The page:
The Hippo signaling pathway interacts with TGF‐α/EGFR signaling to regulate cervical cancer cell proliferation and migration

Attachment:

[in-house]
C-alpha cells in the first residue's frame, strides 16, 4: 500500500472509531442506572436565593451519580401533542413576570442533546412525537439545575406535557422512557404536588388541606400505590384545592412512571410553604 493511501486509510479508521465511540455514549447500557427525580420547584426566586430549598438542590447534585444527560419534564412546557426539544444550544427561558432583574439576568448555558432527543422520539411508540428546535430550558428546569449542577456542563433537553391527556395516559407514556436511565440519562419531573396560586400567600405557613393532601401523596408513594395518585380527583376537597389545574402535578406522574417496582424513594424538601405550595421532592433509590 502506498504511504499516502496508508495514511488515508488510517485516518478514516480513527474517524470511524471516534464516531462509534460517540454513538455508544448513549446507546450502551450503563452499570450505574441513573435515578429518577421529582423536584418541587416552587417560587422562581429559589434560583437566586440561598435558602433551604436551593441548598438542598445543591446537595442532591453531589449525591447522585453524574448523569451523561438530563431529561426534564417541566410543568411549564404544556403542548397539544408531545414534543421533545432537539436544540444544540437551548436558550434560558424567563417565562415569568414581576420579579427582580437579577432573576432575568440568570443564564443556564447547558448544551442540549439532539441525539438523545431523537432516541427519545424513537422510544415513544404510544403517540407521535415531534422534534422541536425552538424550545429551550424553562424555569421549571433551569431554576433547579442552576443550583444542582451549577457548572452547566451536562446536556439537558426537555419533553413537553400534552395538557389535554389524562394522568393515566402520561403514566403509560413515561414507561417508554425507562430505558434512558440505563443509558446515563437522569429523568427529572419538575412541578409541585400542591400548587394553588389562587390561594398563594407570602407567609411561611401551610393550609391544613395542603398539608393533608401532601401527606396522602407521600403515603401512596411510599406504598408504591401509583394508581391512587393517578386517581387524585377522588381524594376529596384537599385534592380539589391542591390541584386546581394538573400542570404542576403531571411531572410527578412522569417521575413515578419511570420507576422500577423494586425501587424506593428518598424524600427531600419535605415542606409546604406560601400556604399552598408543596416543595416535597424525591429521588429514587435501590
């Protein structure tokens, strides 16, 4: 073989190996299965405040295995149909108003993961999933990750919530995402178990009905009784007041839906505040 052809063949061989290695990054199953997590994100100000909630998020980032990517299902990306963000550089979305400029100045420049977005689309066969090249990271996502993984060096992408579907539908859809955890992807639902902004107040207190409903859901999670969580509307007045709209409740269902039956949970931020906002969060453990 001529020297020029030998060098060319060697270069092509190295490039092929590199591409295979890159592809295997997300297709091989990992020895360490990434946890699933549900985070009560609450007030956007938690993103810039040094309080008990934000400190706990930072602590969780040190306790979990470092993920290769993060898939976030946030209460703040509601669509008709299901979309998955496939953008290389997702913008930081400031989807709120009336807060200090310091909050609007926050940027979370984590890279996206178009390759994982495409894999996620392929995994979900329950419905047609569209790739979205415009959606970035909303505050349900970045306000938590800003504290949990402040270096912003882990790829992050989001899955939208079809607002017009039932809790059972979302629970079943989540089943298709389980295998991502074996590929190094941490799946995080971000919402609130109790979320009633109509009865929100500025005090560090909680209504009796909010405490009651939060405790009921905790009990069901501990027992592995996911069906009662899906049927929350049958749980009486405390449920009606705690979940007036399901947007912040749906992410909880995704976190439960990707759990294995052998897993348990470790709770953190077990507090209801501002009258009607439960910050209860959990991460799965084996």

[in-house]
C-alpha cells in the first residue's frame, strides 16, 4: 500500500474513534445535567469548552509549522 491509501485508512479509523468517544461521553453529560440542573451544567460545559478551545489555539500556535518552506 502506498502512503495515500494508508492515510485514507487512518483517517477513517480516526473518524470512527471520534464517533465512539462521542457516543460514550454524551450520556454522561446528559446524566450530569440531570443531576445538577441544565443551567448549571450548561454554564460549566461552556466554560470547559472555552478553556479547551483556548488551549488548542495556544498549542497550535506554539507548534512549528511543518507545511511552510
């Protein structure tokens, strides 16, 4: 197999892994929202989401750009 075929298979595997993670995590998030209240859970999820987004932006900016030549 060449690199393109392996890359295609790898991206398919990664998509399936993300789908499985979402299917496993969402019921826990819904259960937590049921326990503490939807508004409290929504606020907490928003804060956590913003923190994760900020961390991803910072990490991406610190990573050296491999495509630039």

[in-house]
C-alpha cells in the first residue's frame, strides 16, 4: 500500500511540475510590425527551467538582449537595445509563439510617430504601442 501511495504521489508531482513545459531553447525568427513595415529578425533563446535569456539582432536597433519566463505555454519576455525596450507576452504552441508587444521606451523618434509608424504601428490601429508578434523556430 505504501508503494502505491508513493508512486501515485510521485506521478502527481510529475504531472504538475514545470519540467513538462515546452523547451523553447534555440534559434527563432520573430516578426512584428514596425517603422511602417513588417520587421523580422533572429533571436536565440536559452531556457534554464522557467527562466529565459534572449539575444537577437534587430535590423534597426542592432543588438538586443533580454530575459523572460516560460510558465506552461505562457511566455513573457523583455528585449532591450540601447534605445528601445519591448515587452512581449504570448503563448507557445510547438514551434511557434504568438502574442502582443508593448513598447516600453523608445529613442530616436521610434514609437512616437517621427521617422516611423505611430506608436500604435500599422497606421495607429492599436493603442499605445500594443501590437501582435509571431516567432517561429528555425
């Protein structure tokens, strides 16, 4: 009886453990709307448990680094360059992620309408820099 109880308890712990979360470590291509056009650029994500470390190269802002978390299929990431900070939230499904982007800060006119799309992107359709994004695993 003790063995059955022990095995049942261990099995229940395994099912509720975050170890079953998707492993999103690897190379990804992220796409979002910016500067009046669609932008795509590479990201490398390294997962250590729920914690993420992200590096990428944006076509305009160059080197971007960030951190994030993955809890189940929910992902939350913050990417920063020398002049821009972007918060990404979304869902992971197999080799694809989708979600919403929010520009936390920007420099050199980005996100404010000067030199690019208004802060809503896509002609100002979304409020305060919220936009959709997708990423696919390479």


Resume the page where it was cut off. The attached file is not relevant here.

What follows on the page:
TGF‐α treatment induced multilayer growth of ME180 cells, a phenotype that was observed in ME180 cells transfected with constitutively activated YAP (Fig 5), suggesting potential involvement of the Hippo pathway in this process. Treatment of ME180 cells with TGF‐α resulted in a rapid increase in the phosphorylation of the EGFR and activation of the PI3K and MAPK signaling pathways (Fig 6A). TGF‐α also rapidly suppressed phosphorylation of YAP at serine 127 and serine 397 in ME180 cells (Fig 6A and B, Appendix Fig S9A). The ability of TGF‐α to suppress YAP phosphorylation was also observed in HT3 and End1 cells (Appendix Fig S10). Moreover, LATS1 and MOB1 were dephosphorylated by TGF‐α treatment (Fig 6B, Appendix Fig S9B and C). Dephosphorylation of LATS1/2 and MOB1 results in the dissociation of LATS1/2‐MOB1 complex, leading to suppression of the Hippo signaling pathway and activation of YAP (Pan, 2010; Yu & Guan, 2013). These observations indicate that the EGFR pathway interacts with the Hippo pathway to regulate the proliferation of cervical cancer cells. To further confirm that TGF‐α treatment increases YAP transcriptional activity, we determined the mRNA level of amphiregulin (AREG), a known YAP target gene (Zhang et al, 2009; Hong et al, 2014). qRT‐PCR analysis showed that AREG mRNA levels in ME180‐YAP and ME180‐YAPS127A cells were increased by 2.9‐ and 6.8‐fold, respectively, compared to ME180‐MXIV control cells (Fig 6C). Treatment of ME180 cells with TGF‐α led to a 40‐fold increase in AREG mRNA (Fig 6C). Knockdown of YAP significantly suppressed TGF‐α‐stimulated expression of AREG mRNA (Fig 6D). RNA sequencing data extracted from TCGA datasets also showed that TGF‐α mRNA level was significantly correlated with AREG mRNA expression in cervical cancer (P = 0.0003, Fig EV3). This evidence clearly suggests that in cervical cancer cells, the TGF‐α/EGFR pathway interacts with the Hippo/YAP signaling pathway to form an autocrine/paracrine loop, which may play critical role in regulating cervical cancer progression.